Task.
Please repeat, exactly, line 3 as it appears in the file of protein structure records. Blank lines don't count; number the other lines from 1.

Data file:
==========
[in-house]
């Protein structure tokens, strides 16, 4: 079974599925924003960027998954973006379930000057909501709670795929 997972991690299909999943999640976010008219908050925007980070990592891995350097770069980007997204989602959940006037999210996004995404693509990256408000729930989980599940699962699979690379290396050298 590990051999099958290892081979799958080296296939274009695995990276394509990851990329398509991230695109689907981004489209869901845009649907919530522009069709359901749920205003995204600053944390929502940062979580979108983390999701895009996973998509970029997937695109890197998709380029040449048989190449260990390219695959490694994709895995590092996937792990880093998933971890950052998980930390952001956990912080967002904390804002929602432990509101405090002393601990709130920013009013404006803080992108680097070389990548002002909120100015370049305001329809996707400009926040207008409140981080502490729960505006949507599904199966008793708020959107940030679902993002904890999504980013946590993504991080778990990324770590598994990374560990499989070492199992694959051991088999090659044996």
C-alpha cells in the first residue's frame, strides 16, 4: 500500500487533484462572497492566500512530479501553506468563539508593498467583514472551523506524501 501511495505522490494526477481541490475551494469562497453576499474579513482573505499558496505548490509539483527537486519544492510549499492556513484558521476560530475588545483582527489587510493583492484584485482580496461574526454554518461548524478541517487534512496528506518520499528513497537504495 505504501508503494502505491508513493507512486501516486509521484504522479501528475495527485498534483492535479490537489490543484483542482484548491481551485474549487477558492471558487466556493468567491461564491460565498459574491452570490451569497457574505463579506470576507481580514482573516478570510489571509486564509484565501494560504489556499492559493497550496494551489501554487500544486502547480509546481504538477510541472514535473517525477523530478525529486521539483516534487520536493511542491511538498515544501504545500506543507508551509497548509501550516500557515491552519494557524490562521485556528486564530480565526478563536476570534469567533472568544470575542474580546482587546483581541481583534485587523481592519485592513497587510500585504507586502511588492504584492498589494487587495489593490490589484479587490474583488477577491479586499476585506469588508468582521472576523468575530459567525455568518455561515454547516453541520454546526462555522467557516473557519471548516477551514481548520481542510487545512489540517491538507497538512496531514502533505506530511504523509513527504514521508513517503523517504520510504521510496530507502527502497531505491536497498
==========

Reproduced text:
C-alpha cells in the first residue's frame, strides 16, 4: 500500500487533484462572497492566500512530479501553506468563539508593498467583514472551523506524501 501511495505522490494526477481541490475551494469562497453576499474579513482573505499558496505548490509539483527537486519544492510549499492556513484558521476560530475588545483582527489587510493583492484584485482580496461574526454554518461548524478541517487534512496528506518520499528513497537504495 505504501508503494502505491508513493507512486501516486509521484504522479501528475495527485498534483492535479490537489490543484483542482484548491481551485474549487477558492471558487466556493468567491461564491460565498459574491452570490451569497457574505463579506470576507481580514482573516478570510489571509486564509484565501494560504489556499492559493497550496494551489501554487500544486502547480509546481504538477510541472514535473517525477523530478525529486521539483516534487520536493511542491511538498515544501504545500506543507508551509497548509501550516500557515491552519494557524490562521485556528486564530480565526478563536476570534469567533472568544470575542474580546482587546483581541481583534485587523481592519485592513497587510500585504507586502511588492504584492498589494487587495489593490490589484479587490474583488477577491479586499476585506469588508468582521472576523468575530459567525455568518455561515454547516453541520454546526462555522467557516473557519471548516477551514481548520481542510487545512489540517491538507497538512496531514502533505506530511504523509513527504514521508513517503523517504520510504521510496530507502527502497531505491536497498